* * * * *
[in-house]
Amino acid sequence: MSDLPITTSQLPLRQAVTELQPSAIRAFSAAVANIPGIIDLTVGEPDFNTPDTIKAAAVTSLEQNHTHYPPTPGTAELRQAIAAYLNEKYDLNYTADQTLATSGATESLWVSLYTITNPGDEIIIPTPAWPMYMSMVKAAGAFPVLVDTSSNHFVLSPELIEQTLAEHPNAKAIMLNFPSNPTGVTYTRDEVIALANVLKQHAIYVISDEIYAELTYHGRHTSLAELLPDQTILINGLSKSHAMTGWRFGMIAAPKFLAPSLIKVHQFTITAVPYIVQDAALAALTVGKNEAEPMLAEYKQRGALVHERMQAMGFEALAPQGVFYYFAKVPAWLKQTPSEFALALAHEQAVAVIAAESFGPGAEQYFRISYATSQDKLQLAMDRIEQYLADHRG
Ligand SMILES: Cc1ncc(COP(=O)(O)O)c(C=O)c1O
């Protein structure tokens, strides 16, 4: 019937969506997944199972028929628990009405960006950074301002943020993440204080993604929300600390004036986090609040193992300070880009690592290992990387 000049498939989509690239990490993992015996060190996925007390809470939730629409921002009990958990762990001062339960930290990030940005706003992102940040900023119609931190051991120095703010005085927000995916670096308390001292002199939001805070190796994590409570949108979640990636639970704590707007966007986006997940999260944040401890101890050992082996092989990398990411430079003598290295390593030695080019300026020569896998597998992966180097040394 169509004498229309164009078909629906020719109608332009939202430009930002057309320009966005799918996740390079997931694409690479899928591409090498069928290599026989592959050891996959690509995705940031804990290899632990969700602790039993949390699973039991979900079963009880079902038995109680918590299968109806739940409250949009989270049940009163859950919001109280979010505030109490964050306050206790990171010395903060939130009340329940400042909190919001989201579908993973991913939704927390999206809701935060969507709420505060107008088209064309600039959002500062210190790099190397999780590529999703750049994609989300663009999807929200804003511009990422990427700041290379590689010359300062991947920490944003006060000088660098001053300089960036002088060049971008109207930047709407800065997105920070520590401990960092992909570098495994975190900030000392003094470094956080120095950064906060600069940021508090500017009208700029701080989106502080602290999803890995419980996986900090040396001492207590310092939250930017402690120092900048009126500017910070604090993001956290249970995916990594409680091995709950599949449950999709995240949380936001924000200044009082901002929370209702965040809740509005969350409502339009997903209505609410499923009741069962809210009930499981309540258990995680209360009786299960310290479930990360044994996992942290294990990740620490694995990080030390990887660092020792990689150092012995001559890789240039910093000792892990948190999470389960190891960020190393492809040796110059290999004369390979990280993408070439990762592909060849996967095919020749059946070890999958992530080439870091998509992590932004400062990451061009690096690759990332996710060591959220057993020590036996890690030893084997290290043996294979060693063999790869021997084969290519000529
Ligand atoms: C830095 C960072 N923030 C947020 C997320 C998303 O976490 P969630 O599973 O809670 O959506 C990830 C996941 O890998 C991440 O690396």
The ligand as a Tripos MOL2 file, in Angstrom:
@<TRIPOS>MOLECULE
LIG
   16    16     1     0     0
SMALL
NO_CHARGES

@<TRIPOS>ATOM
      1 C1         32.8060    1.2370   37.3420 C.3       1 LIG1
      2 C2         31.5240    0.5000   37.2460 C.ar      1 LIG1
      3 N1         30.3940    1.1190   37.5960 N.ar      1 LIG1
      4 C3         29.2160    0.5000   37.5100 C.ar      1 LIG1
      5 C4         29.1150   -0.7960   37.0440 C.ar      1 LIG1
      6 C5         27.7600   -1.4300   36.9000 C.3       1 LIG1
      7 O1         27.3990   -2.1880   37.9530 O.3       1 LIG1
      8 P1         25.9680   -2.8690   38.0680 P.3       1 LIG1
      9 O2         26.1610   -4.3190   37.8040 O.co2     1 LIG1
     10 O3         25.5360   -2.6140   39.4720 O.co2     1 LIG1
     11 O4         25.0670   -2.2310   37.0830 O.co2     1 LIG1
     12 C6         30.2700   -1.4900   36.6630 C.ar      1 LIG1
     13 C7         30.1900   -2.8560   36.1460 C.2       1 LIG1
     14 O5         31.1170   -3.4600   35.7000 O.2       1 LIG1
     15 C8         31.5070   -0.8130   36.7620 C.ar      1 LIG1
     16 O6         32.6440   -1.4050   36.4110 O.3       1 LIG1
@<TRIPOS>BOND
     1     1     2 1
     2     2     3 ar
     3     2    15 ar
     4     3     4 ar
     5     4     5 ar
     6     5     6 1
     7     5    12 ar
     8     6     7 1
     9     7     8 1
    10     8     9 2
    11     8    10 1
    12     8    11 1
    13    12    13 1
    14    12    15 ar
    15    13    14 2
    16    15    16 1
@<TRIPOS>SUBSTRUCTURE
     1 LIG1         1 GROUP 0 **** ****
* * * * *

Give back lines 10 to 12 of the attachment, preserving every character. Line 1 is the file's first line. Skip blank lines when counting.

SMALL
NO_CHARGES

@<TRIPOS>ATOM